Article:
Vitamin E can be found in several foods including vegetable oil, nuts (peanuts, hazelnuts, almonds), seeds, green vegetables, and in fortified foods like cereals, fruit juices, and spreads.

 

Antioxidants

Like vitamins C and E, antioxidants also provide protection against free radicals. Free radicals are formed by the body as a response to exposure to UV rays, pollution, and smoking. The buildup of these free radicals in the body can speed up aging and contributes to the development of diseases like heart disease, osteoarthritis, and cancer.

Goji berries, wild blueberries, dark chocolate, pecans, artichoke, and cranberries are some of the foods high in antioxidants.

Calcium

Calcium is considered to be one of the most important minerals in the body. It helps in keeping healthy bones and teeth, releasing hormones and other chemicals, and in receiving and sending nerve signals.

This mineral is needed by the body especially as you age. Research has it that a decline in calcium intake increases one’s risk of having brittle bones and consequently, fractures.

You can get calcium in white beans, canned tuna, bok choy, dried figs, kale, almonds, black-eyed peas, oranges, sesame seeds, and seaweed. Calcium can also be found in fortified food items like oatmeal, tofu, and soymilk.

Folic Acid

Folic acid is the synthetic form of folate. Both folic acid and folate are water-soluble B vitamins that help in the proper absorption of nutrients in the body.

Folic acid’s ability to reduce a chemical called homocysteine in the blood makes it vital for the prevention of heart and blood vessel diseases. There are also studies showing the role of folic acid in reducing cognitive decline.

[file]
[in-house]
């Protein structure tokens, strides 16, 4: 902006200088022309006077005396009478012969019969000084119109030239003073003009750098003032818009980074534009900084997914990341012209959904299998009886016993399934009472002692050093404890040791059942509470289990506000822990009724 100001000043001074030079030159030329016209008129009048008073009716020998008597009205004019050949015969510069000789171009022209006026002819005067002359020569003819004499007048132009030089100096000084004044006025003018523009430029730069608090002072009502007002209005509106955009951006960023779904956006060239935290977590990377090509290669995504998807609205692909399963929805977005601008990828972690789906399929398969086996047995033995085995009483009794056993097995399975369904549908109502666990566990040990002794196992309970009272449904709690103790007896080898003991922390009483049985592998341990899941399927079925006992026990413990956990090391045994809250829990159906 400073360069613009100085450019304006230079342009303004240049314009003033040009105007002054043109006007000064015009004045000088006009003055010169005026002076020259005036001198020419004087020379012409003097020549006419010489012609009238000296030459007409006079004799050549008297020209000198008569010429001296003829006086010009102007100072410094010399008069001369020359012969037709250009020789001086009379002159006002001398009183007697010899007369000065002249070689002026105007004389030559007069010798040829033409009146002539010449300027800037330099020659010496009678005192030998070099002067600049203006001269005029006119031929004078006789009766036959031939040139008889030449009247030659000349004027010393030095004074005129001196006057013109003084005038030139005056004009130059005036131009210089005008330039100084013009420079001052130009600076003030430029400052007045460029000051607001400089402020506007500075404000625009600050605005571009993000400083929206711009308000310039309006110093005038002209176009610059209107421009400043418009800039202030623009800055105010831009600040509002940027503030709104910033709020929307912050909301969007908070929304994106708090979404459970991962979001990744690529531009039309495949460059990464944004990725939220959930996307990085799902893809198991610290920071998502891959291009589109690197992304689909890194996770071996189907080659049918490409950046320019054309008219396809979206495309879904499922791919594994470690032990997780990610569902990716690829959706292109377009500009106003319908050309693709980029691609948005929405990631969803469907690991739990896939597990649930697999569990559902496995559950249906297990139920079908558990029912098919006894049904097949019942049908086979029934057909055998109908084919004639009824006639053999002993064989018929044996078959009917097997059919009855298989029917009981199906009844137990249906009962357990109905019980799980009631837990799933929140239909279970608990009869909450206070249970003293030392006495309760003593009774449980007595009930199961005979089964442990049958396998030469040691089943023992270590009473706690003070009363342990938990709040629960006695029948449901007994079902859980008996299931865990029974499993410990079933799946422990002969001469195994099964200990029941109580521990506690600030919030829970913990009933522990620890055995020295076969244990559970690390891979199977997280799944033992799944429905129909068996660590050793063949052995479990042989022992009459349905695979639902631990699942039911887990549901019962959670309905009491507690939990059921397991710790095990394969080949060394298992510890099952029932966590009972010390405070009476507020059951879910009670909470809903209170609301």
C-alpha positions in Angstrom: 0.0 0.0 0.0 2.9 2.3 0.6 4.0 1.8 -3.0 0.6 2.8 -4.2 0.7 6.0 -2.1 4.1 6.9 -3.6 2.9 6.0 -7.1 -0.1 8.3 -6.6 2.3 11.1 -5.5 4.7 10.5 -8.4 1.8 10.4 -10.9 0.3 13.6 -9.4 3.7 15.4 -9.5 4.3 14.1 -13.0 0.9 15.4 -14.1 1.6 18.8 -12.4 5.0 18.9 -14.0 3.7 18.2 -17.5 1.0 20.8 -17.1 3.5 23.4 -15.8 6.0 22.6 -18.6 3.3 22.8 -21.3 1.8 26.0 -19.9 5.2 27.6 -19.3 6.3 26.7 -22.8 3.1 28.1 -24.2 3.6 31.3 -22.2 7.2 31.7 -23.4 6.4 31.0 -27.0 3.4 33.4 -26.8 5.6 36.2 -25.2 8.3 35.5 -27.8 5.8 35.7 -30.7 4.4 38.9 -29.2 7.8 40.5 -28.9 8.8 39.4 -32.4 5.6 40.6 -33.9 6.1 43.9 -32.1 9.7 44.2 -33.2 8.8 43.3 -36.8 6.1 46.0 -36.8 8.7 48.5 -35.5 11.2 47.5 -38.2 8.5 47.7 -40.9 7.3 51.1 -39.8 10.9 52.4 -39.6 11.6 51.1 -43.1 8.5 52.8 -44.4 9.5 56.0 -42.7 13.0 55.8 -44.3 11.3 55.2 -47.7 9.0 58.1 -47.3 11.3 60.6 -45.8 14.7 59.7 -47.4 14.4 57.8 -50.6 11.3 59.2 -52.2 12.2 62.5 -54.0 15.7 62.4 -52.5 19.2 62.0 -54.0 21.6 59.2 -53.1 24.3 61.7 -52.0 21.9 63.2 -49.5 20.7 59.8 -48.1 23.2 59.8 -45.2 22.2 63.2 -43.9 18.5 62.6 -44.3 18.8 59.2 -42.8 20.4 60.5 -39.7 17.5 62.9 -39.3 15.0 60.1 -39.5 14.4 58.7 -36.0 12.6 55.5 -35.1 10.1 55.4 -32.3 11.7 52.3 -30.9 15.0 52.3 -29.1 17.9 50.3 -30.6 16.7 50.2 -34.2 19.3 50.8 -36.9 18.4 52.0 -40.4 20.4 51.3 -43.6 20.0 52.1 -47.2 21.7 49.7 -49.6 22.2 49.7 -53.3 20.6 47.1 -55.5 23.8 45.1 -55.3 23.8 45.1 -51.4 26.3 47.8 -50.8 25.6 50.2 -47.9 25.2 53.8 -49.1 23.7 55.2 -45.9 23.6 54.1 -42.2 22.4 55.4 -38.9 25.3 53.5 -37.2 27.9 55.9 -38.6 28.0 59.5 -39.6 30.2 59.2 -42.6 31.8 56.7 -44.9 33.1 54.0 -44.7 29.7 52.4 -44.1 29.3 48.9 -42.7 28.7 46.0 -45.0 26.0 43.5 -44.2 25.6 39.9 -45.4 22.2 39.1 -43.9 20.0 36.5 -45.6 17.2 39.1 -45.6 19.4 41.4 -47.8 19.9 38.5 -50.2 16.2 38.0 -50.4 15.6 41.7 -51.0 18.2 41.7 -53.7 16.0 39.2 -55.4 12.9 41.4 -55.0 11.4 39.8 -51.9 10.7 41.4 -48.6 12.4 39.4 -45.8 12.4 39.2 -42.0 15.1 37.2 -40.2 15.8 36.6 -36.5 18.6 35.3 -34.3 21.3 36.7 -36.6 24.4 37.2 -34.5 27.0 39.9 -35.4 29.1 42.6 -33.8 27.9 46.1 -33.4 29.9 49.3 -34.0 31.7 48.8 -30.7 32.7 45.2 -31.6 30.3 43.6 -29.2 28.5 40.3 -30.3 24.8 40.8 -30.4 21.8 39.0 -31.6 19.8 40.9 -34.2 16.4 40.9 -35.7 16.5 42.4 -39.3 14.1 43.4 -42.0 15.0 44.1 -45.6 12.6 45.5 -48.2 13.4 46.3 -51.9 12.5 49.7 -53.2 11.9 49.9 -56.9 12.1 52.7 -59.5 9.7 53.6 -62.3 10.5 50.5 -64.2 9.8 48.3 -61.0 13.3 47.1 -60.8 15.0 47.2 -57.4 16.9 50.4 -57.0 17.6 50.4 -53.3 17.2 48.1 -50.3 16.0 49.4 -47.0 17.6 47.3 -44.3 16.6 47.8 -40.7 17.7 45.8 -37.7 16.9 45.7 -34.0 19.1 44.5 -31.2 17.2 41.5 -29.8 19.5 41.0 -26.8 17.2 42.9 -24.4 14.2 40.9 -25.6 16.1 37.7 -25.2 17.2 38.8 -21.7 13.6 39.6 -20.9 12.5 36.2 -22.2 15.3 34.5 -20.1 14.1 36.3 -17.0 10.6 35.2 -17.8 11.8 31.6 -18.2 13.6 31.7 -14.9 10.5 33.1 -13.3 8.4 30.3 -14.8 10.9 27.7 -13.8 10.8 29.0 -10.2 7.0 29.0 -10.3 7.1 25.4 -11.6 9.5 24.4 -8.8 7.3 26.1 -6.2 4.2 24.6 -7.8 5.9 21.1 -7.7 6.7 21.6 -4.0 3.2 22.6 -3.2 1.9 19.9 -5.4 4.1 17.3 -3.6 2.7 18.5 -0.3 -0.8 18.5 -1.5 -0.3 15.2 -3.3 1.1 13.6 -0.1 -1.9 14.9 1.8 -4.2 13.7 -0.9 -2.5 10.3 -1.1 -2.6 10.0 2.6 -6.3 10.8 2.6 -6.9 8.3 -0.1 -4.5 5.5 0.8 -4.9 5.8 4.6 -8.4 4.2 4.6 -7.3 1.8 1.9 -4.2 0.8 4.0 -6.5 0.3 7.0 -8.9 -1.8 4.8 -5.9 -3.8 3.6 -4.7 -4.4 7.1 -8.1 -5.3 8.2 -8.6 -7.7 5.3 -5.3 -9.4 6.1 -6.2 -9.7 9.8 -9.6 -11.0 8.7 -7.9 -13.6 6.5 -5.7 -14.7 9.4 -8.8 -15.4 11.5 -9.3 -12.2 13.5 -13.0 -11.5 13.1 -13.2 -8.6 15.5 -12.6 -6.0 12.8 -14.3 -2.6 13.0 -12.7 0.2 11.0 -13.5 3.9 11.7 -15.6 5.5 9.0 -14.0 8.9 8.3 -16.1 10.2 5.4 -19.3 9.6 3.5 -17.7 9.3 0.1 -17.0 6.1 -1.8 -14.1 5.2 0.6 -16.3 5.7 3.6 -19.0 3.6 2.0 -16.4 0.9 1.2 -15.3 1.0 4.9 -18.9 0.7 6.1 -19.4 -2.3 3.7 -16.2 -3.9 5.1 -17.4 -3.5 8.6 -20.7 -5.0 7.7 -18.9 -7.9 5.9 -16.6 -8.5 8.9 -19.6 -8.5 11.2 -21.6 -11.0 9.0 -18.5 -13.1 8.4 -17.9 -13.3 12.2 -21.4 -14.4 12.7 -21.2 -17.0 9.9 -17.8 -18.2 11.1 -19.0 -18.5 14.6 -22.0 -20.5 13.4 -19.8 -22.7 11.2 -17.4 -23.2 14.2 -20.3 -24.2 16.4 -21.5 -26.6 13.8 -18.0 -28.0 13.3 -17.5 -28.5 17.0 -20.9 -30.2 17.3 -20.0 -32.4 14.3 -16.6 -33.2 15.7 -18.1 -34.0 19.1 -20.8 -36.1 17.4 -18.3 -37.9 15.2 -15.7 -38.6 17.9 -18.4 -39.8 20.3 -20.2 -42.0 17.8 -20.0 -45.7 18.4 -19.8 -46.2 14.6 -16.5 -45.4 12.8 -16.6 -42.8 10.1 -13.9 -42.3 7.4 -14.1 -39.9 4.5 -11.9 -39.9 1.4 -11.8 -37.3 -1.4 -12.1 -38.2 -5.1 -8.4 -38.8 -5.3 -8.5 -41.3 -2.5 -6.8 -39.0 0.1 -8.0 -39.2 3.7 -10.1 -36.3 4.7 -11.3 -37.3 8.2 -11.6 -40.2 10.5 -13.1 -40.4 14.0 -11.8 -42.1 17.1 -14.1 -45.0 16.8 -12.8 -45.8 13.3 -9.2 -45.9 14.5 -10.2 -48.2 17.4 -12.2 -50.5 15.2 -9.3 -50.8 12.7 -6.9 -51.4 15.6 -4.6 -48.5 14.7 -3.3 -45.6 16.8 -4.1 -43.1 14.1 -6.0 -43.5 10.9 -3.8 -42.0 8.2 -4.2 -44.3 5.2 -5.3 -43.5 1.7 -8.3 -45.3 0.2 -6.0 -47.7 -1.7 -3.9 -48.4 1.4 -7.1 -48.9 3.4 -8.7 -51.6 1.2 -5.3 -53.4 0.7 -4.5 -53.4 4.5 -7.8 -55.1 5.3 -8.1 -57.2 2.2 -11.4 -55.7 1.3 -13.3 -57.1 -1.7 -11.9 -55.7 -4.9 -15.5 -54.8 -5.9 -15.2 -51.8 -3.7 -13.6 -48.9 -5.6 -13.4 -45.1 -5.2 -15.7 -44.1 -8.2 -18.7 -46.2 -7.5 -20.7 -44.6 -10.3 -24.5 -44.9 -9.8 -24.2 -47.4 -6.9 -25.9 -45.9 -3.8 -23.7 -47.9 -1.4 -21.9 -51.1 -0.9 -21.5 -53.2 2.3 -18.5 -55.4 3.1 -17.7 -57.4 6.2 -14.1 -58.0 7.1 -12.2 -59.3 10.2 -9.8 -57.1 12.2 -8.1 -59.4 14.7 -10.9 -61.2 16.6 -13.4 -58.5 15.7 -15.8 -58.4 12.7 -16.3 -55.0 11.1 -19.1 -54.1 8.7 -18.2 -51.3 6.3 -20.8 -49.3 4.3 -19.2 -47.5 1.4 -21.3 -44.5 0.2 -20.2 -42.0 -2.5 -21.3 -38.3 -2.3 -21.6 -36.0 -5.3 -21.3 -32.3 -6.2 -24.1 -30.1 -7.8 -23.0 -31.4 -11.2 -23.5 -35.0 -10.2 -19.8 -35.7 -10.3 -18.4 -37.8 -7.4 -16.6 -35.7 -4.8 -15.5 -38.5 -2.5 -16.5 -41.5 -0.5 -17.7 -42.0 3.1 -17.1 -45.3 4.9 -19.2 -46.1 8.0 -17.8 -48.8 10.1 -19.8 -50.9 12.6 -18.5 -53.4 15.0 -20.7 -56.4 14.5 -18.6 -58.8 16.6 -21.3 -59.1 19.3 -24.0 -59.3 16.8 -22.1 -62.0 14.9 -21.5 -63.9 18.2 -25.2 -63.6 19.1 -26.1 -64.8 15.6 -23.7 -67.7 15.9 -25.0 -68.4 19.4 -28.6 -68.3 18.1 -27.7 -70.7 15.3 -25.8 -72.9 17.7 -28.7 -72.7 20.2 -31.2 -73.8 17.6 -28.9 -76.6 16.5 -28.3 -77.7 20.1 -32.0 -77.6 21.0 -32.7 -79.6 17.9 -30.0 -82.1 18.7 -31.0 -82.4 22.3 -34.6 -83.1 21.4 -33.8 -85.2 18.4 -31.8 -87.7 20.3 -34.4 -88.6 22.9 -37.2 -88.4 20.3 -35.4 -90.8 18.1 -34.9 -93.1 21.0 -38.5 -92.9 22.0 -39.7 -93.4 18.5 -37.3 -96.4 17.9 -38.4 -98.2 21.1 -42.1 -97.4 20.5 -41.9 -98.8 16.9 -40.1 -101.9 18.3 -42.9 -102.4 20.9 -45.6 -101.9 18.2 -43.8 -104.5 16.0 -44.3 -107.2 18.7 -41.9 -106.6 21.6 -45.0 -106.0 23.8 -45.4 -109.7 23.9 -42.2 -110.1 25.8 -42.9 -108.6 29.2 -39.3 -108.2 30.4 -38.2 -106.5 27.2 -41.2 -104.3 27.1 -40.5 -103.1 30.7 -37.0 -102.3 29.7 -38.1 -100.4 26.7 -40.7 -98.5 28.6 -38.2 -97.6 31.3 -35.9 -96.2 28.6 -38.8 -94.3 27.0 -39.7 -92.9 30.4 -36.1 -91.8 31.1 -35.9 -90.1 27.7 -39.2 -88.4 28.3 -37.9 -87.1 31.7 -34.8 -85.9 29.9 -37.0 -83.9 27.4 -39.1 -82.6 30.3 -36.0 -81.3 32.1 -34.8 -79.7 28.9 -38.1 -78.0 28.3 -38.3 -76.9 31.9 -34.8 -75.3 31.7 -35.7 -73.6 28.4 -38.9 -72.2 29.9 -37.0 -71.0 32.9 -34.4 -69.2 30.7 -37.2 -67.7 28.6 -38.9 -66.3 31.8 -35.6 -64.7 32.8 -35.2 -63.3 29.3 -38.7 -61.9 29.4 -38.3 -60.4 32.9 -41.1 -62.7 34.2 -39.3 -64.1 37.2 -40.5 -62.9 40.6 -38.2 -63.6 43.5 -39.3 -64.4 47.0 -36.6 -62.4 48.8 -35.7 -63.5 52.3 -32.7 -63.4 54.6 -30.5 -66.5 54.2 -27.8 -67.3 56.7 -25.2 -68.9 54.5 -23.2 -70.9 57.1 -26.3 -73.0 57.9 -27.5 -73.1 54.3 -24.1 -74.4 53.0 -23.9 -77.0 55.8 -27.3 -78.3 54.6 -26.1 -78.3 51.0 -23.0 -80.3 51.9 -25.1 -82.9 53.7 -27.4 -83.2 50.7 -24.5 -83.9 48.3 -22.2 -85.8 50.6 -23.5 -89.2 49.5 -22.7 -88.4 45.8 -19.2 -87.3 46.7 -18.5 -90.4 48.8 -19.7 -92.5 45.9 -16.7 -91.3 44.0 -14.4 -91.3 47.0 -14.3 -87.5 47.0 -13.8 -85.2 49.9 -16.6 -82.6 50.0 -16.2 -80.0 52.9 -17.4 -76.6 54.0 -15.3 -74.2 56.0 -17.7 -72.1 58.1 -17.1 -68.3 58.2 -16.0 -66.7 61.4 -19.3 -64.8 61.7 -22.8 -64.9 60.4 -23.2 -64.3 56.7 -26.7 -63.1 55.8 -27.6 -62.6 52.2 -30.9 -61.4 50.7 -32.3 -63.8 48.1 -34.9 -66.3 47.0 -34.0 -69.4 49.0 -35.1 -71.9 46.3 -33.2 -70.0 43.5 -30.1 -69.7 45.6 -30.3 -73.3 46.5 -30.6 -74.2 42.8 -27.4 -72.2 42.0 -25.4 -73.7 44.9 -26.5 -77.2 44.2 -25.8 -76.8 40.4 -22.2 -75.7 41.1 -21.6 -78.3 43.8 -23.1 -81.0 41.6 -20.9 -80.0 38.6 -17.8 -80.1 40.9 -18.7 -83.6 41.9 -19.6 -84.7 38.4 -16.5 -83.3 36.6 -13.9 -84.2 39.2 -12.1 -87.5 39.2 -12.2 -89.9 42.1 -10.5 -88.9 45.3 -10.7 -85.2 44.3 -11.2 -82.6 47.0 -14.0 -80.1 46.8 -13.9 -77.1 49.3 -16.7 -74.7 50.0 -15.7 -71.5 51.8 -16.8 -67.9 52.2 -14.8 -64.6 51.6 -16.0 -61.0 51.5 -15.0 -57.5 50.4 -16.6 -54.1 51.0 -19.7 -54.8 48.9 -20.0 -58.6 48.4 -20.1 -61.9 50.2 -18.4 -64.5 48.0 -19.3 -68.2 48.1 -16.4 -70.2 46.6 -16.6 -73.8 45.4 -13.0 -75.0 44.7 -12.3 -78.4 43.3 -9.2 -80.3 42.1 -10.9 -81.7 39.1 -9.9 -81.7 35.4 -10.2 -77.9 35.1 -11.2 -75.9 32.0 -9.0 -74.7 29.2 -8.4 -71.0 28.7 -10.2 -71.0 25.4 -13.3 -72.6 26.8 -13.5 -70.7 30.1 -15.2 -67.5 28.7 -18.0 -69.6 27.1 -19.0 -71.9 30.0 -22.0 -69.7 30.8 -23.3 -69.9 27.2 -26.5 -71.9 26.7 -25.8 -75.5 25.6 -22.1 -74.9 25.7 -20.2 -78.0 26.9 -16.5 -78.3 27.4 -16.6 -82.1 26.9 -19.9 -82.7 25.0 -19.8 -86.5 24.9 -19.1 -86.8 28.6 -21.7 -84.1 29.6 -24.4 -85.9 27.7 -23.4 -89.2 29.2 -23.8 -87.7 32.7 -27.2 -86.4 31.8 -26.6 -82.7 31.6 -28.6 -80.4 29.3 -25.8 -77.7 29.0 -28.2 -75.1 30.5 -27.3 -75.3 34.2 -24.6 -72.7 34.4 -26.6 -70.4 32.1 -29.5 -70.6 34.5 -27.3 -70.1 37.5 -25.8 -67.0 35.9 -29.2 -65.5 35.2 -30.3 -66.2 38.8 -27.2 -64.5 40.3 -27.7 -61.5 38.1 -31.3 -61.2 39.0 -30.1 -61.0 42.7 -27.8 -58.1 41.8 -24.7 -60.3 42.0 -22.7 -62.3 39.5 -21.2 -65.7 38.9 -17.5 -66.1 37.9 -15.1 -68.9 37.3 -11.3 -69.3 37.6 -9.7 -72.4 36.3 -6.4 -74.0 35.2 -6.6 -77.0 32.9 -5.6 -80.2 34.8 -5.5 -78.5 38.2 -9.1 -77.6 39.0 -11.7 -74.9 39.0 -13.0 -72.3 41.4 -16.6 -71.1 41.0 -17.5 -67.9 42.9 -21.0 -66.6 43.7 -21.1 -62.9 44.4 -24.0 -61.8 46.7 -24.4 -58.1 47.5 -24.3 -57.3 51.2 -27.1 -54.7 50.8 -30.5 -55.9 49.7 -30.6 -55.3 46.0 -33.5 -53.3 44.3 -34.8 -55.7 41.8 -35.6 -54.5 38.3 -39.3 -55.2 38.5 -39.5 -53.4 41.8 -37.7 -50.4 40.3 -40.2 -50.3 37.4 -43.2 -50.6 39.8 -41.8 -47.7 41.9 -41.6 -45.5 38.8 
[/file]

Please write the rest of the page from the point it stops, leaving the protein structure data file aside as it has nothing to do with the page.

You can get folic acid from nuts, dried beans, lentils, dark green vegetables such as broccoli, citrus fruits, avocado, and fortified grain products. Natural supplements like ageBgon are also a good source to get many benefits you need. AgeBgon has many great ingredients like the highest quality Vitamin A, Vitamin C, Vitamin E, and more.

Eating well is vital especially as you age. Making a choice to eat the right amount and quality of food now can ensure you of a healthy “you” in the future. So, eat well to live well.

References:
https://www.merckmanuals.com/home/older-people%E2%80%99s-health-issues/the-aging-body/changes-in-the-body-with-aging
http://www.webmd.com/healthy-aging/features/aging-well-eating-right-for-longevity
https://draxe.com/top-10-high-antioxidant-foods/
https://ods.od.nih.gov/factsheets/VitaminE-Consumer/
https://ods.od.nih.gov/factsheets/VitaminC-Consumer/
http://umm.edu/health/medical/altmed/supplement/vitamin-c-ascorbic-acid
http://www.health.com/health/gallery/0,,20745689,00.html
https://medlineplus.gov/ency/article/002412.htm
http://www.webmd.com/healthy-aging/nutrition-world-2/missing-nutrients
http://greatist.com/health/18-surprising-dairy-free-sources-calcium
https://ods.od.nih.gov/factsheets/VitaminD-HealthProfessional/
http://www.webmd.com/vitamins-supplements/ingredientmono-1017-folic%20acid.aspx?activeingredientid=1017&
http://www.babycenter.com/0_folic-acid-why-you-need-it-before-and-during-pregnancy_476.bc?page=2